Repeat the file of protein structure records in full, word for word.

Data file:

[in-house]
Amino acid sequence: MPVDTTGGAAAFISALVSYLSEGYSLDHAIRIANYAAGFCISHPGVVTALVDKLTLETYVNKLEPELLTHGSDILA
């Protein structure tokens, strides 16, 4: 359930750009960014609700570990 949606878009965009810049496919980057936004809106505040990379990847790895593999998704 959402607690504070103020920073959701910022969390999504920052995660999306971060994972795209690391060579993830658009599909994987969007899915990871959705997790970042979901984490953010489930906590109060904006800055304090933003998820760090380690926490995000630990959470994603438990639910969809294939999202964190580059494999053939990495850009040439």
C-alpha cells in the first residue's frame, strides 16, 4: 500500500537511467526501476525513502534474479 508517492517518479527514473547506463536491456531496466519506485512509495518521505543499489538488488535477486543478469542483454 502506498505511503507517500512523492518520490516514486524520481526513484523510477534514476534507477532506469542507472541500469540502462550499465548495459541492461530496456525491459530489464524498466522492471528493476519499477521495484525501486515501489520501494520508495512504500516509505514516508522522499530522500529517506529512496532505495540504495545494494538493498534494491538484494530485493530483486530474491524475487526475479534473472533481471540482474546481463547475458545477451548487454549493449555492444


[in-house]
Amino acid sequence: MPVDTTGGAAAFISALVSYLSEGYSLDHAIRIANYAAGFCISHPGVVTALVDKLTLETYVNKLEPELLTHGSDILA
């Protein structure tokens, strides 16, 4: 359930750009960014609700570990 949606878009965009810049496919980057936004809106505040990379990847790895593999998704 959402607690504070103020920073959701910022969390999504920052995660999306971060994972795209690391060579993830658009599909994987969007899915990871959705997790970042979901984490953010489930906590109060904006800055304090933003998820760090380690926490995000630990959470994603438990639910969809294939999202964190580059494999053939990495850009040439």
C-alpha cells in the first residue's frame, strides 16, 4: 500500500537511467526501476525513502534474479 508517492517518479527514473547506463536491456531496466519506485512509495518521505543499489538488488535477486543478469542483454 502506498505511503507517500512523492518520490516514486524520481526513484523510477534514476534507477532506469542507472541500469540502462550499465548495459541492461530496456525491459530489464524498466522492471528493476519499477521495484525501486515501489520501494520508495512504500516509505514516508522522499530522500529517506529512496532505495540504495545494494538493498534494491538484494530485493530483486530474491524475487526475479534473472533481471540482474546481463547475458545477451548487454549493449555492444